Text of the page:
In a recent oped, the Audubon Society illustrated the difficult choices facing California at fending off an “ecological disaster” in the area of the Imperial and Coachella Valleys
The state of California has been struggling for years with the consequences of the Salton Sea drying up, including toxic air pollution, loss of bird habitat and myriad health hazards for the thousands of children living in the region.
Audubon’s Salton Sea program director, Frank Ruiz, recently provided a comprehensive update of the issues facing the inland sea, published in several southern California media, including the Riverside Press-Enterprise.
There is some good news to report, noted Ruiz, especially the fact that legislation recently signed by Gov. Jerry Brown would allocate $200 million (out of a statewide package of $4 billion for parks, water, coastal and climate-related projects) to addressing the sea’s ecological crises.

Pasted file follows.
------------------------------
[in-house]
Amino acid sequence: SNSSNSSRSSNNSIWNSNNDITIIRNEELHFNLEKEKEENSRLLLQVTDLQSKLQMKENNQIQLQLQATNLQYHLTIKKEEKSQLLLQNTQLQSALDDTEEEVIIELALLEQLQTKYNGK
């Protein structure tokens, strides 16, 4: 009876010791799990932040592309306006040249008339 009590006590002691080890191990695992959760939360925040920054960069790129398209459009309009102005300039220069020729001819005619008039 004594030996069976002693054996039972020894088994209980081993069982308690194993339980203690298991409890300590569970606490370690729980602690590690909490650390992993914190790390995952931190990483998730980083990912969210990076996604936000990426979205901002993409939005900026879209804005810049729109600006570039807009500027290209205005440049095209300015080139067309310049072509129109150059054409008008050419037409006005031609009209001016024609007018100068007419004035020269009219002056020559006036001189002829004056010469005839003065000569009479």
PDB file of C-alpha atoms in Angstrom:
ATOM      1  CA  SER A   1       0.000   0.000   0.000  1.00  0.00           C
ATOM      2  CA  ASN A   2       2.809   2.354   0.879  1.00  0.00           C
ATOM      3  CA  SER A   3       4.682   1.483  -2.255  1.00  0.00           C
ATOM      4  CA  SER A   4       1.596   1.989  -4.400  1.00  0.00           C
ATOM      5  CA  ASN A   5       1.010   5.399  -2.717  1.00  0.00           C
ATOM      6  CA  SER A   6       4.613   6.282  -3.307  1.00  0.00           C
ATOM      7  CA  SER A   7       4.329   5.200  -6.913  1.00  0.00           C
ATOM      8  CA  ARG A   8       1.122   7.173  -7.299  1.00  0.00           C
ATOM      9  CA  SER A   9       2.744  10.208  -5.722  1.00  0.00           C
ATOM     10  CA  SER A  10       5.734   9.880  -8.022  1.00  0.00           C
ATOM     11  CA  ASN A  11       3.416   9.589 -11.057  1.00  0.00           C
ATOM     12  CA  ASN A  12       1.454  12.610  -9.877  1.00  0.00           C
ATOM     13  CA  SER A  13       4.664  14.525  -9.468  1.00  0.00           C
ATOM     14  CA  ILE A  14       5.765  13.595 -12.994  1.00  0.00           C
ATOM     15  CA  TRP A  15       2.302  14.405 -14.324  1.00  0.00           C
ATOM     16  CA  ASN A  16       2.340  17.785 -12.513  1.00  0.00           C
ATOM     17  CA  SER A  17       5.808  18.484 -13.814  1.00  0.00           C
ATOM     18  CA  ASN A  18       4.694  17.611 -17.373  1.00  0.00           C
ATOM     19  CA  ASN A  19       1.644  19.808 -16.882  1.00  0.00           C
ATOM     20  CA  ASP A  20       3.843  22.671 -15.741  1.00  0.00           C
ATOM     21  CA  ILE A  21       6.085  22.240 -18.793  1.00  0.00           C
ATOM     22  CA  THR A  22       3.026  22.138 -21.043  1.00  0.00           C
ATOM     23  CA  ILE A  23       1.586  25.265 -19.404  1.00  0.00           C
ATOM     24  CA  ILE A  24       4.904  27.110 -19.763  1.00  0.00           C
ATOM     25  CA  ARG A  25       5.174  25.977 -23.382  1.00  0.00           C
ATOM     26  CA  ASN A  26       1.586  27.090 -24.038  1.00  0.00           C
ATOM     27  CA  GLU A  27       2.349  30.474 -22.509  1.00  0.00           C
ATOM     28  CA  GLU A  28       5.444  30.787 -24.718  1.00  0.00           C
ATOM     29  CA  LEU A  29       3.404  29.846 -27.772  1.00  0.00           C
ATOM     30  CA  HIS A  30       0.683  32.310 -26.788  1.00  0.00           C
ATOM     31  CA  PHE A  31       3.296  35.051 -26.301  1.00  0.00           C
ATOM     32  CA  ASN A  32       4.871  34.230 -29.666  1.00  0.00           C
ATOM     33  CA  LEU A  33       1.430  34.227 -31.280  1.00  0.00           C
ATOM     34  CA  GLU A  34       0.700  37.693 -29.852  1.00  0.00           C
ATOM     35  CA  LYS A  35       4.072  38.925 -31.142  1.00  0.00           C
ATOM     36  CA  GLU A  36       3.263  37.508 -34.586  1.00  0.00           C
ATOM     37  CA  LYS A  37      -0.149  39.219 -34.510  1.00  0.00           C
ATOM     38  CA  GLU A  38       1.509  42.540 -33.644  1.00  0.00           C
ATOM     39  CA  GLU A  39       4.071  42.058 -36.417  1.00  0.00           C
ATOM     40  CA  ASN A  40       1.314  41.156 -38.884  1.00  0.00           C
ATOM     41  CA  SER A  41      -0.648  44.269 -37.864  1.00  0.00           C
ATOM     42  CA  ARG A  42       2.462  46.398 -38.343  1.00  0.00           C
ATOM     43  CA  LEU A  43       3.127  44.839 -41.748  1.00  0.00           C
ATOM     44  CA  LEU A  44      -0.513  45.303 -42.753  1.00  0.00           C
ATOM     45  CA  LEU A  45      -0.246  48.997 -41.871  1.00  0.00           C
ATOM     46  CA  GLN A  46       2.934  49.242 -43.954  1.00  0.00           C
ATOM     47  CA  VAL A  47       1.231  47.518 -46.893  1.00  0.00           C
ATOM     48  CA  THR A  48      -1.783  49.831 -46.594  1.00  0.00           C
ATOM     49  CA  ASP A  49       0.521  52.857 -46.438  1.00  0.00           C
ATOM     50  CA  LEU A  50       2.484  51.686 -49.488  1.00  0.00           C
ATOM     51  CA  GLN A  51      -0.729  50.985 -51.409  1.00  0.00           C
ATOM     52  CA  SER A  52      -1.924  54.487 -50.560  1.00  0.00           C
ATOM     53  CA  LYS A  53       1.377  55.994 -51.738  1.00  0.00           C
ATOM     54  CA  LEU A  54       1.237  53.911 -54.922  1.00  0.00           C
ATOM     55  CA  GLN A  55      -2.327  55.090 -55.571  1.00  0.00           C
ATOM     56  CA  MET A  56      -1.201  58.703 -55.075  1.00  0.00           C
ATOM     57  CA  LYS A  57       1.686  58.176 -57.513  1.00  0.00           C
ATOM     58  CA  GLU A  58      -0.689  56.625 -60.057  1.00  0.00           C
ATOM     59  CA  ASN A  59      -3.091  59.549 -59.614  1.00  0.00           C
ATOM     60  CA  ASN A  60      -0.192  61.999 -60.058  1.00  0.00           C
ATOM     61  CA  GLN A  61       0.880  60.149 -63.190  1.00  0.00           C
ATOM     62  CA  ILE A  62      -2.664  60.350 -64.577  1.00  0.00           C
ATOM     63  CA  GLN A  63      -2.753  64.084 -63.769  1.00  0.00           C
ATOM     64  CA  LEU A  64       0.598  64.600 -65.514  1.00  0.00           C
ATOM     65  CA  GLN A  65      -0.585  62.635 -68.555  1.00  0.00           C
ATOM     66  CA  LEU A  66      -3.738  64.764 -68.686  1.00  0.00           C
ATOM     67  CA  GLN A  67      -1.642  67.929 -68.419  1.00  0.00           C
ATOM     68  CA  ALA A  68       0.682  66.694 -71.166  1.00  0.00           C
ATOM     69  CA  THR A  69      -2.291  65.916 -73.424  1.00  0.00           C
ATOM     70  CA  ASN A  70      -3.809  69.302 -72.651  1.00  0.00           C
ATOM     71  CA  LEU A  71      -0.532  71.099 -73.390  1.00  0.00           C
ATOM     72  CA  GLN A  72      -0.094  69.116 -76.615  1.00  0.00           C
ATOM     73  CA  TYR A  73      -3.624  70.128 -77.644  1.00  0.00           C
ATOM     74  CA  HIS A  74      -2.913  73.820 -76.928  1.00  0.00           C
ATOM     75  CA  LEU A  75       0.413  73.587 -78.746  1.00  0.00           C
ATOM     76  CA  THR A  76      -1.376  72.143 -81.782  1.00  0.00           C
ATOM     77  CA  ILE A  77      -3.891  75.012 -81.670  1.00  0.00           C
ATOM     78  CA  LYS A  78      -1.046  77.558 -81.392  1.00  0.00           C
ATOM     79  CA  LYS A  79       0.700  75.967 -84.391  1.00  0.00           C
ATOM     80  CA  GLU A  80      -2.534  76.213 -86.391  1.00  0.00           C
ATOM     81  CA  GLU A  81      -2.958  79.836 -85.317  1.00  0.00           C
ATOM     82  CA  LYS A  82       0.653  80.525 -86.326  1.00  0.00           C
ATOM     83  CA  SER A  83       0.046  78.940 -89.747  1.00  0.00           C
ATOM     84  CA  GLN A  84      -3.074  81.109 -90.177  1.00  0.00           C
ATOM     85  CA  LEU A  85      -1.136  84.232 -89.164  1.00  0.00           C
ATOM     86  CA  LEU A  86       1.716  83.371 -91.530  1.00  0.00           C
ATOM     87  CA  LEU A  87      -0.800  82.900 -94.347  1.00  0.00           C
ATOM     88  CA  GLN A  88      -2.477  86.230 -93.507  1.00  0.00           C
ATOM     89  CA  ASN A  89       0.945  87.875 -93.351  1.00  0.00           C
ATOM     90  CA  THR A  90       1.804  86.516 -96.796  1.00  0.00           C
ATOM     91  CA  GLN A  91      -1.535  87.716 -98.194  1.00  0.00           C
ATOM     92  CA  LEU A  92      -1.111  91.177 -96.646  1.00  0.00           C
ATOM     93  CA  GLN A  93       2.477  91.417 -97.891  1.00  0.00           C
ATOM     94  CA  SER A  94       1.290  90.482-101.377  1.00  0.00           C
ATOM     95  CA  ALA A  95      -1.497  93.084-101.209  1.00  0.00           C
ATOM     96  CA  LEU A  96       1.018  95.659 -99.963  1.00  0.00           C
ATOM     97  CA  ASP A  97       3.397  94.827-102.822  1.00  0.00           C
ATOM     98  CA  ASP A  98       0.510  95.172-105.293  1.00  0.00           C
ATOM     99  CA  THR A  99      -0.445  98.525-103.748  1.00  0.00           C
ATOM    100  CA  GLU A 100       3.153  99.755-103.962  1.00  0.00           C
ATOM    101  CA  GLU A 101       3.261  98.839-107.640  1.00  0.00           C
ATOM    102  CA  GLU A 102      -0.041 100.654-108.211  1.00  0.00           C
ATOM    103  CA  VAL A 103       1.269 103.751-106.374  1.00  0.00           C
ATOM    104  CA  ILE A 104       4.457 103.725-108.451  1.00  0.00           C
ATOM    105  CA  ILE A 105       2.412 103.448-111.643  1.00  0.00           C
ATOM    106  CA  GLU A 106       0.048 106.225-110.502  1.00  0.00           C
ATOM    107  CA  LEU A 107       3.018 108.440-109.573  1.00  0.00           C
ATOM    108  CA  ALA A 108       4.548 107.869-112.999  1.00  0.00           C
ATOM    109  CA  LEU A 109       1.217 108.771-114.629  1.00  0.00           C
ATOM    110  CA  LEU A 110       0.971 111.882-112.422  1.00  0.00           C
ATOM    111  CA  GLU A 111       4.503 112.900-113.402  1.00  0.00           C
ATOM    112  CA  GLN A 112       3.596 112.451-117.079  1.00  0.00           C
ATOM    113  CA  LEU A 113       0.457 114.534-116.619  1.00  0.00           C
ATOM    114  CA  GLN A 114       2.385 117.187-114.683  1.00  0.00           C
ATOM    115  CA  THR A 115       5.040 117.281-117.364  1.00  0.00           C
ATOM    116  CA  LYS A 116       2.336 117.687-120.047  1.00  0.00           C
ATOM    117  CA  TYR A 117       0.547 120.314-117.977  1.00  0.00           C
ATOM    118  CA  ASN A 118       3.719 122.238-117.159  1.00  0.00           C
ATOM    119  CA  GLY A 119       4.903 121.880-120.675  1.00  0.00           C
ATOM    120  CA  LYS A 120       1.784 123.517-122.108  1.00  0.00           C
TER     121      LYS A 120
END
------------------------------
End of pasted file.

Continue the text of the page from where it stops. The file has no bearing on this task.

As Ruiz notes, that money is a good start, even though it constitutes about half of the estimated costs ($380 million, in total) for 29,000 acres of air-quality control efforts and habitat projects.
But, he added, money alone “will not avert the looming disaster” at the sea. Political will, he argued, is the difference-maker:
“Ultimately, the question of whether California will act fast enough in 2018 to avoid the worst impacts at the sea depends on leadership from Gov. Brown and California Natural Resources Secretary John Laird,” wrote Ruiz.